Coming down to the wire on a critical legislative deadline, the state Senate approved a special sales tax surcharge for the Historic Triangle, intended to beef up the region’s tourism promotion efforts and lead Williamsburg to reverse the admissions tax and higher hotel and meals taxes approved last year.
The deadline Tuesday — “Crossover Day” — is when the House of Delegates and state Senate have to complete work on their bills before turning them over to the other body.
The bill will slate half of the surcharge proceeds for the Williamsburg Area Destination Marketing Committee and half to be divided among Williamsburg, James City County and York County. Senate Majority Leader Thomas K. “Tommy” Norment Jr., R-James City County, sponsored the measure.
“This is unusual tax legislation,” Norment said. “You’re not just discussing increasing the sales tax, you’re eliminating three taxes.”
He said the model was the surcharge on fuel and sales taxes that Hampton Roads and Northern Virginia use to fast track long-delayed highway projects, including the widening of Interstate 64 and an expansion of the Hampton Roads Bridge Tunnel.
“We decided to stop begging and whining and look to ourselves for help,” Norment said.
The new surcharge should raise $20.7 million in fiscal year 2019 and $23.1 million in fiscal year 2020, according to an analysis by the state Department of Taxation.
Norment’s bill, SB 942, passed 27-10.
On Tuesday, the House plowed through nearly 180 bills up for their final vote, and the Senate, more than 70.
Senators approved re-regulating the small loan business while the House put on ice a measure that would let high interest rate Internet lenders operate legally in Virginia.
The Senate bill that caps rates on installment loans to consumers — the type of loans many people take out to buy appliances, or trailers or Sea-doos — was a re-regulation requested by the lenders themselves and supported by consumer advocates and Attorney General Mark Herring.
That re-regulation extends the current cap of 36 percent on installment loans for less than $2,500 to apply to all installment loans up to $35,000, and says state consumer protection laws apply, said Jay Speer, executive director of the Virginia Poverty Law Center.
“I think the only people who’d oppose this are online lenders,” said Jay Speer, executive director of the Virginia Poverty Law Center.
Unlike licensed consumer finance companies, which make loans for fixed terms of up to 10 years with set monthly installments, Internet lenders charge high rates, often don’t bother with credit checks and at times structure credit and charge fees in ways that boost the principal owed.
“These Internet lenders are an entirely different business” than the licensed consumer finance companies that make small installment loans, said the bill’s sponsor, state Sen. Scott Surovell, D-Mount Vernon.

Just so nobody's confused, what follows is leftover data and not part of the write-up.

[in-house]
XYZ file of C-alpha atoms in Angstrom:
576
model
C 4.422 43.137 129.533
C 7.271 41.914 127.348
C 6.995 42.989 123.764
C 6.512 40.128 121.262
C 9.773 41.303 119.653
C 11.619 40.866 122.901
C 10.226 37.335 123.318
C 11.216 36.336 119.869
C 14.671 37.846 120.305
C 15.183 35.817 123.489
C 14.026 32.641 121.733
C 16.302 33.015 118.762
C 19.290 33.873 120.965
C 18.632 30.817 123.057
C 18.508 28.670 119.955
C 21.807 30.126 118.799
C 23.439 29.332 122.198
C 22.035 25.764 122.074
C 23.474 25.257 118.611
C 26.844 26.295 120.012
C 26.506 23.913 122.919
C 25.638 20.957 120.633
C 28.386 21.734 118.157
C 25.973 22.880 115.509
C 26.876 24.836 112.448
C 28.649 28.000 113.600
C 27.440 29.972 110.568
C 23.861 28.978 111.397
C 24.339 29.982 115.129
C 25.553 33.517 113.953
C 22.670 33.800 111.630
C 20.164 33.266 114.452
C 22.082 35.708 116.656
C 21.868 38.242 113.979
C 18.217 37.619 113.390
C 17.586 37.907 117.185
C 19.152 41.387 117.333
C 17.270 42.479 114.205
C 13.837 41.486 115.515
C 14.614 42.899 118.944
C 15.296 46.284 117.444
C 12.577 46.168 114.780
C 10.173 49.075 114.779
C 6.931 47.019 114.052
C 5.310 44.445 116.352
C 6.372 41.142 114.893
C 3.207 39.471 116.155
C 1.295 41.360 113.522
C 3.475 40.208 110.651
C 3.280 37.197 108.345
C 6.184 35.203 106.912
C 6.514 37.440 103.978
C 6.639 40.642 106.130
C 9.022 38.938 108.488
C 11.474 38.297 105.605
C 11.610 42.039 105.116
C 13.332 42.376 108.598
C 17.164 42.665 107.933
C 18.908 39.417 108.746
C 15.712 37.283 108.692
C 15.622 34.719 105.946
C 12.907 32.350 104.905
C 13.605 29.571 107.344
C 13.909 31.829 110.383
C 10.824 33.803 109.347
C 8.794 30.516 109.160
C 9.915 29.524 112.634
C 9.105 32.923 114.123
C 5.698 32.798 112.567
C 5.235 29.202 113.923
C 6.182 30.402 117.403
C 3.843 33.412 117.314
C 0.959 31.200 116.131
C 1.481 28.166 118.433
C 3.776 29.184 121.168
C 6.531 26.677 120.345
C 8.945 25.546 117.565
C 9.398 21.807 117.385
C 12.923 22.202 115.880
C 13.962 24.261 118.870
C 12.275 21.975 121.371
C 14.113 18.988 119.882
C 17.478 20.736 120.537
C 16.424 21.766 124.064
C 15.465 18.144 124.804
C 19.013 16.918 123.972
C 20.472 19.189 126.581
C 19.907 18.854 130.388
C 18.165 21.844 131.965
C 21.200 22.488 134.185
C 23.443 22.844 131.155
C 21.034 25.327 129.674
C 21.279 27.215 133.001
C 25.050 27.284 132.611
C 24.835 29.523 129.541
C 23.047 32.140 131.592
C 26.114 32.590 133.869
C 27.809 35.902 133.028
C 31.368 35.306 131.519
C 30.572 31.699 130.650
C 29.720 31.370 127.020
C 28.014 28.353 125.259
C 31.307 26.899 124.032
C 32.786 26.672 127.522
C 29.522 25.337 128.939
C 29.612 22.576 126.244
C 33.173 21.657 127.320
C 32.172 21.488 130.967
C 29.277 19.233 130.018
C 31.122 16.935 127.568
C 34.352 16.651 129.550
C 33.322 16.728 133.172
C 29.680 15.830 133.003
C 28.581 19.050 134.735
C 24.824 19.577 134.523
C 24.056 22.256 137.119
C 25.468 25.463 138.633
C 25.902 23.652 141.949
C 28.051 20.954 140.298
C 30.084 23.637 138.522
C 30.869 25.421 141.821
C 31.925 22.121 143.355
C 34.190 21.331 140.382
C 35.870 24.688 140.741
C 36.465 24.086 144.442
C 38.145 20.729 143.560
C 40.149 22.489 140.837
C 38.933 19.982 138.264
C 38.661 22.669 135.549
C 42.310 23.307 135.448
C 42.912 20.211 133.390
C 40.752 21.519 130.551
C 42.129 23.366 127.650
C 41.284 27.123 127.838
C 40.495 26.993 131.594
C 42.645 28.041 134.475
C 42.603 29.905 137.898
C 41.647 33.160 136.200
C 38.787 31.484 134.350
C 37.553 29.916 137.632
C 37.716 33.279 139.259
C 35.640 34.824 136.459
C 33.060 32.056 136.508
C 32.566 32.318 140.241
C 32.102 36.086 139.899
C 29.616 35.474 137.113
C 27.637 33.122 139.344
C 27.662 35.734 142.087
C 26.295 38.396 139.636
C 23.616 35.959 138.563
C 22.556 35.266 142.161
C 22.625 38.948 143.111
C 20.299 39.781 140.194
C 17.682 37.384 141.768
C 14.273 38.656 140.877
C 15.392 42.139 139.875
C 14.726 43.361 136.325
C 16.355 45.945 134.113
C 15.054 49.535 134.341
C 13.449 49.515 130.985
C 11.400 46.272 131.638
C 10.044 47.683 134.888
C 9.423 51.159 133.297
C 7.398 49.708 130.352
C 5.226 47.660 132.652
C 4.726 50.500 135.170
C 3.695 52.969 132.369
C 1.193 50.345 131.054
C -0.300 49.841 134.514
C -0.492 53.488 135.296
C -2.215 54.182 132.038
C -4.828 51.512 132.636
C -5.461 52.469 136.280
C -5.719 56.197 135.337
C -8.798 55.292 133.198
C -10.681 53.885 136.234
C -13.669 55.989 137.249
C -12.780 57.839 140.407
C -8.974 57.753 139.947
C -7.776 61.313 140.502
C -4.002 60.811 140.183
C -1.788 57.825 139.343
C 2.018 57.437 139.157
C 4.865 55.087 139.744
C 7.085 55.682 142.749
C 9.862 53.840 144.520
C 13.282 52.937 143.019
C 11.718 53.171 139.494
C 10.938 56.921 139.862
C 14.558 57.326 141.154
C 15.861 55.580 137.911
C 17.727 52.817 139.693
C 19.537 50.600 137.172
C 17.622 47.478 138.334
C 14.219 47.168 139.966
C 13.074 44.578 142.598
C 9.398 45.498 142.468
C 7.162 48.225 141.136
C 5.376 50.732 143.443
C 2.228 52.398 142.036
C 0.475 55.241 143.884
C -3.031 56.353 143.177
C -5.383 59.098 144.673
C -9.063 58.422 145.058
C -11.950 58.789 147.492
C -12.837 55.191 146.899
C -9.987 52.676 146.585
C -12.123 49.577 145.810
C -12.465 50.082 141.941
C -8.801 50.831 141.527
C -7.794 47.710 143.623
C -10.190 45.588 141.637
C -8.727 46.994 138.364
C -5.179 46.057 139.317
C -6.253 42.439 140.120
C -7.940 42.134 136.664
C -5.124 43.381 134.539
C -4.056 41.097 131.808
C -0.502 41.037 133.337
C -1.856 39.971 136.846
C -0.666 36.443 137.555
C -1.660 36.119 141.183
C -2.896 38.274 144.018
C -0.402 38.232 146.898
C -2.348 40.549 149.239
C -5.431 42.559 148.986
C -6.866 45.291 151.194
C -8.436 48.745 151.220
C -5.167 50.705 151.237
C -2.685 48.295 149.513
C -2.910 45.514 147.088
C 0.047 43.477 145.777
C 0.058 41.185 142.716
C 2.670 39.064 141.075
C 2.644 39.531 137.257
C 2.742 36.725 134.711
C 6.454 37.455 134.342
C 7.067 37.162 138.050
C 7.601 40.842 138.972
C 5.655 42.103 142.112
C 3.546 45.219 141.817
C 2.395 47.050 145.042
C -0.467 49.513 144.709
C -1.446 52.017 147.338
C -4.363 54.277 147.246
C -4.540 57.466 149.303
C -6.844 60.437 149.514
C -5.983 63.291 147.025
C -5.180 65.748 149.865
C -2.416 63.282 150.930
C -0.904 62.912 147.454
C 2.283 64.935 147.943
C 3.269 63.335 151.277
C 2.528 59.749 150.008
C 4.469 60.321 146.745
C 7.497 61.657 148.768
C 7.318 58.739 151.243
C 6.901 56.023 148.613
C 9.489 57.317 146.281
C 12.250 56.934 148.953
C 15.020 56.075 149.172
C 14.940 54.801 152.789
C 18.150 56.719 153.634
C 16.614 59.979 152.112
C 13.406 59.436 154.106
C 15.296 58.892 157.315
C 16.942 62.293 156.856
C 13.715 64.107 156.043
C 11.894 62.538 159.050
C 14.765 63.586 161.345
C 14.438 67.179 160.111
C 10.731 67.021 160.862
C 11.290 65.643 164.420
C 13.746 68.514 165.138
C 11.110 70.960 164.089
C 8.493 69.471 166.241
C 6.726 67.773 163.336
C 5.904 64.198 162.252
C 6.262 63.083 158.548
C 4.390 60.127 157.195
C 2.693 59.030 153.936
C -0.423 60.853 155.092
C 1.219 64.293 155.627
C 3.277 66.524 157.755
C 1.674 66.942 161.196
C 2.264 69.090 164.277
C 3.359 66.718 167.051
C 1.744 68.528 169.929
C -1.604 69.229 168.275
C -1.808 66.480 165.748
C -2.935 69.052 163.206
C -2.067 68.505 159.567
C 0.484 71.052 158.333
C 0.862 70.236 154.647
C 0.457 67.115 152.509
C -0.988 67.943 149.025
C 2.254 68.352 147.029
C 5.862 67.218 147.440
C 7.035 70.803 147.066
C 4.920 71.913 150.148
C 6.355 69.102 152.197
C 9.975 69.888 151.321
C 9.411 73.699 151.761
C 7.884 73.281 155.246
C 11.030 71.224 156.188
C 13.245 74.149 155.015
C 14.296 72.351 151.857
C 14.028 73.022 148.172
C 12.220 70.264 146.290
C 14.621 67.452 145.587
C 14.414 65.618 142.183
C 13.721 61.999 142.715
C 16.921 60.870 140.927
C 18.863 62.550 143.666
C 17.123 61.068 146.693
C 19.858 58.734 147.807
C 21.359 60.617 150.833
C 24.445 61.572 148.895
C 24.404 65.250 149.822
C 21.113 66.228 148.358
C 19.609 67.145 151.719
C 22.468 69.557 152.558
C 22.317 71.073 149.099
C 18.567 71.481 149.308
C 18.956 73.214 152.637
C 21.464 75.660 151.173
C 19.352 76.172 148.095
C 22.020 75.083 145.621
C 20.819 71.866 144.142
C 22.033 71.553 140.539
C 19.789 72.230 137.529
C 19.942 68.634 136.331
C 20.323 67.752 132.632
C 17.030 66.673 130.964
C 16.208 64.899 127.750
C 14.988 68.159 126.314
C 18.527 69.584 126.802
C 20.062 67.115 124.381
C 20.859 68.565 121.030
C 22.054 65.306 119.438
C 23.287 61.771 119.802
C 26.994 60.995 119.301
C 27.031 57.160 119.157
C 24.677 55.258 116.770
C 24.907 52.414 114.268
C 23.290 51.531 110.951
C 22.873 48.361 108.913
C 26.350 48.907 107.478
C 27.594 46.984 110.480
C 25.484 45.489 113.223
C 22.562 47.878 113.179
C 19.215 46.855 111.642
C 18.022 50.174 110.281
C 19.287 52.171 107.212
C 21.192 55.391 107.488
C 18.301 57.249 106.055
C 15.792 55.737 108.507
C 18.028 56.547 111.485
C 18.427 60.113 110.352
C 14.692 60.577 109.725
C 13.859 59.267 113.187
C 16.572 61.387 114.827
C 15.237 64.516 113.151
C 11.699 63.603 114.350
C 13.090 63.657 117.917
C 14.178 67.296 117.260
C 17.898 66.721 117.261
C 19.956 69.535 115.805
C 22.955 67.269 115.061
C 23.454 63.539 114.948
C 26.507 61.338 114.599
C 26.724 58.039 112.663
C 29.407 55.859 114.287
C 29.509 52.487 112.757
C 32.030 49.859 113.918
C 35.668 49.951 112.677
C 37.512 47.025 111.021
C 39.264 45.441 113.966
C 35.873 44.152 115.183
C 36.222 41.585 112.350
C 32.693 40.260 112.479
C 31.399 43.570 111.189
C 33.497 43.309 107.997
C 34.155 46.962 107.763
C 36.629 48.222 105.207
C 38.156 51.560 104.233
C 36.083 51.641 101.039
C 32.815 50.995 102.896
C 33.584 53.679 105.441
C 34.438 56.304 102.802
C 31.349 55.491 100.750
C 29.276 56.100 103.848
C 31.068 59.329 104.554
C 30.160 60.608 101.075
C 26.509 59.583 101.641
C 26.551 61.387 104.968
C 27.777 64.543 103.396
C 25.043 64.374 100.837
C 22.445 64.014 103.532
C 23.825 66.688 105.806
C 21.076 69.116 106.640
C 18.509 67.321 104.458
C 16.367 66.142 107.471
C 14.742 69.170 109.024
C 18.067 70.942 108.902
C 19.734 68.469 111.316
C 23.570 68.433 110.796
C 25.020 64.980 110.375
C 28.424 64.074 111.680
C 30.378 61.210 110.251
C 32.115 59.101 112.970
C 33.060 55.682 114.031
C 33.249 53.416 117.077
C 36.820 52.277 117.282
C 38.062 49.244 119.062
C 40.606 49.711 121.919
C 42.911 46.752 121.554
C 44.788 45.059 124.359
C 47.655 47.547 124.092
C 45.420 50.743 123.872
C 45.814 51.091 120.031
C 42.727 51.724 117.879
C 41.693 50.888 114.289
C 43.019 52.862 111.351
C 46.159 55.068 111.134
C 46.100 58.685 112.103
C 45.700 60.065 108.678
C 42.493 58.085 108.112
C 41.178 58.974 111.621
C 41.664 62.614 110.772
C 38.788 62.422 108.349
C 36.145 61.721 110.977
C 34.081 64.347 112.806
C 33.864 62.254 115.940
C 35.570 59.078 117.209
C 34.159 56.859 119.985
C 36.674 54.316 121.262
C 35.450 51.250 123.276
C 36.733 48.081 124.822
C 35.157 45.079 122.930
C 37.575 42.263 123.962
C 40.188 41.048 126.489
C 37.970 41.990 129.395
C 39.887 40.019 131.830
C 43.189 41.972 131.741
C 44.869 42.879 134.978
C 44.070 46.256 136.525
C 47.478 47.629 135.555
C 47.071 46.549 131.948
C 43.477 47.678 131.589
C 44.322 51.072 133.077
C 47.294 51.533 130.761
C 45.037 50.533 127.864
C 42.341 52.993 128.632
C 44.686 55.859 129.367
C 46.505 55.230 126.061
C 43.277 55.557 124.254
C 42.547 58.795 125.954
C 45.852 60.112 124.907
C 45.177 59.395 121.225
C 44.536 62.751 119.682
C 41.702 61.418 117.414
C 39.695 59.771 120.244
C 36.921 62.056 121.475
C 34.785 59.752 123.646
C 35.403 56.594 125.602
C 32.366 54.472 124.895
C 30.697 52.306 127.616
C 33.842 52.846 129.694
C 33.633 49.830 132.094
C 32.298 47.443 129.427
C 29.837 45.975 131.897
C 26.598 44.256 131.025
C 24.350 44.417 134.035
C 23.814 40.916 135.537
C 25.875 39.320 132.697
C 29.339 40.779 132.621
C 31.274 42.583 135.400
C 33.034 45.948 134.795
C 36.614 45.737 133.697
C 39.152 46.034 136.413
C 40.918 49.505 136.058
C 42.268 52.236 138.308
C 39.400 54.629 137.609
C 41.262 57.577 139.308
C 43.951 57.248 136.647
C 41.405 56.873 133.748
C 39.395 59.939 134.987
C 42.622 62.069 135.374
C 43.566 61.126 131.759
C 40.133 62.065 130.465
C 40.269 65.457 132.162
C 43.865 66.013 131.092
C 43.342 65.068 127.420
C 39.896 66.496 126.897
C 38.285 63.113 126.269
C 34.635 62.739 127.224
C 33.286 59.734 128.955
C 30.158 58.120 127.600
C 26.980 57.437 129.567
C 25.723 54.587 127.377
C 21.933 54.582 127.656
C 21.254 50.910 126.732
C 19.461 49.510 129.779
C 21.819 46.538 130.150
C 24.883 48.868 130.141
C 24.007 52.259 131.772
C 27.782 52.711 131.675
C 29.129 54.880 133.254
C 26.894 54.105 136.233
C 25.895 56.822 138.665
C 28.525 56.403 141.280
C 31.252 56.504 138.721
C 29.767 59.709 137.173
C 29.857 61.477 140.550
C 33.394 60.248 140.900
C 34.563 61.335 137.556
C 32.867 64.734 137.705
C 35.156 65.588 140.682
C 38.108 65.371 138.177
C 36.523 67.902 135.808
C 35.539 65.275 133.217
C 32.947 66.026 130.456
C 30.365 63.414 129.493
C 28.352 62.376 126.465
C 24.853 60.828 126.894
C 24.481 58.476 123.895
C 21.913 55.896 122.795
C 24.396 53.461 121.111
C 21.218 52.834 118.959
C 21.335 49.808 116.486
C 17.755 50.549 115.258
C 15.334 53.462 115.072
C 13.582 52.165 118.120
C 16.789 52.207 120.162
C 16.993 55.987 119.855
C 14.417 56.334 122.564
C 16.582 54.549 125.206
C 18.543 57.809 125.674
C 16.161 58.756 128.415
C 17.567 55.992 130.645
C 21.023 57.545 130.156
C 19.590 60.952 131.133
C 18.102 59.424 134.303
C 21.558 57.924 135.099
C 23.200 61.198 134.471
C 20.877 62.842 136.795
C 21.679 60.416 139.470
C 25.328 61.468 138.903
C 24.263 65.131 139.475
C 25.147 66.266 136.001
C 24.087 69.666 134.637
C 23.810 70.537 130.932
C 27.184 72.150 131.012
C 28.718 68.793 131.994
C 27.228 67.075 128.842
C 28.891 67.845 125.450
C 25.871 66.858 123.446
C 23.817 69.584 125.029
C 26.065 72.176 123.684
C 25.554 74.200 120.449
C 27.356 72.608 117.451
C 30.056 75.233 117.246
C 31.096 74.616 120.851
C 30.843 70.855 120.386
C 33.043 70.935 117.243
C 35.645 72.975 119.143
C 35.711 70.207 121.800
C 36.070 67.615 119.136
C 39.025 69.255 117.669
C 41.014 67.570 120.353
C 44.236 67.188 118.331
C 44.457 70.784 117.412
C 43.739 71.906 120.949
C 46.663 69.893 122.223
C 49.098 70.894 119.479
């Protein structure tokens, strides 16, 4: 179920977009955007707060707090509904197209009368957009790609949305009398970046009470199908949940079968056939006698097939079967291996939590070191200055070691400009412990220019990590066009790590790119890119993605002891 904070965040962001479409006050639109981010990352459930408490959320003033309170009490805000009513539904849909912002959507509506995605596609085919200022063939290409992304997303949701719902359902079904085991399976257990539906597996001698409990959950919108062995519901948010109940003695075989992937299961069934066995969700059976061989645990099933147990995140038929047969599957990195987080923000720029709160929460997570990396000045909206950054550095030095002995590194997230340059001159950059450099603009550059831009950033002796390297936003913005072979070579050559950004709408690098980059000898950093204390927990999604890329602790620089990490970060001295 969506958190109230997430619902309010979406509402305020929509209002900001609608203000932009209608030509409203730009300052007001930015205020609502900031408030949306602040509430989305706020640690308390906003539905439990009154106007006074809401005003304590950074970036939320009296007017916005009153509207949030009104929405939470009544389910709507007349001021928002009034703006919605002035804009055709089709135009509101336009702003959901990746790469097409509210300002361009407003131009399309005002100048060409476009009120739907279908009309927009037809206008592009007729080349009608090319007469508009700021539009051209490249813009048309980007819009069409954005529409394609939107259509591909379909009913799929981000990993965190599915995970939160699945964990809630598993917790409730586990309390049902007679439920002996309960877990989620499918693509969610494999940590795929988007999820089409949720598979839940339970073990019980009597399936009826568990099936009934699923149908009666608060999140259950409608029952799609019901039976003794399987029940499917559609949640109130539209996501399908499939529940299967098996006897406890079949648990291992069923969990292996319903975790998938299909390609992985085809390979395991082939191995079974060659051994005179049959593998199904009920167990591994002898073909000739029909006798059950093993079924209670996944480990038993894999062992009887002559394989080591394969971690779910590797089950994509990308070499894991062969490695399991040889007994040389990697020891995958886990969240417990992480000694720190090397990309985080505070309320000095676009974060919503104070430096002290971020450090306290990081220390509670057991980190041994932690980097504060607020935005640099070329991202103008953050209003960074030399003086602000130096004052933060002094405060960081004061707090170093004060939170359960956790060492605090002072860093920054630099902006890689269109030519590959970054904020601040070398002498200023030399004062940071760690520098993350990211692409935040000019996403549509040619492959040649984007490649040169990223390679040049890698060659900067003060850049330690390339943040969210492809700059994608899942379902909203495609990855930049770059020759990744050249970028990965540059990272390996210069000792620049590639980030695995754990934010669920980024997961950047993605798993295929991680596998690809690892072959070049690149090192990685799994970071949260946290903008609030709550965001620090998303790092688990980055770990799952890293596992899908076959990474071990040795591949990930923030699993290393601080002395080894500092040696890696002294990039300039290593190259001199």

The interest rate cap bill, Senate Bill 625, now moves to the House.
Among the bills passing the House and headed for the Senate was one requiring Medicaid’s adult recipients to work, if they are not disabled.
The House also approved a bill revising state regulation of electric utilities to allow the use of excess earnings to finance an ambitious, multi-billion-dollar program to install solar and wind generating facilities and modernize their networks of wires and electrical equipment linking customers to power plants.
The House version was amended to include a ban on double recovery of the costs of those facilities, which the Office of the Attorney General and the State Corporation Commission said was a possibility under the bill’s mechanism.
The state Senate version, passed last week, did not include that amendment, however. That means the House might decide to add its amendment to the Senate, when that measure is before it; or that the Senate might decide to take the amendment out when it considers the House bill. Any changes to either bill would have to be accepted, and if not, the measures would go to a conference committee to resolve any differences.
“We are pleased the bill has passed the House of Delegates — and the Senate previously,” Dominion spokesman David Botkins said. “We are still studying the effects of the amendment on the House bill.”
The House also approved a bill to increase the trigger at which larceny becomes a felony from $200 to $500. The bill was a compromise worked out between Gov. Ralph Northam and Speaker of the House Kirk Cox, R-Colonial Heights.
The Senate also approved a series of bills intended to broaden access to health care.
One, Senate Bill 266, would authorize new neo-natal care units in Hampton Roads, Northern Virginia, Richmond and Roanoke, without having to secure a Certificate of Public Need from the state Health Department, a process critics say protects hospitals and keeps health care costs high.
Another, Senate Bill 844, said managed care companies that want to make money running plans for Medicaid or state employees also have to offer Affordable Care Act coverage to individuals.
A third, Senate Bill 915, proposed a tax on hospitals to provide coverage through Medicaid for more people with serious mental illness, though its sponsor, state Sen. Siobhan S. Dunnavant, R-Henrico, said final word on the financing was in the hands of General Assembly money committees.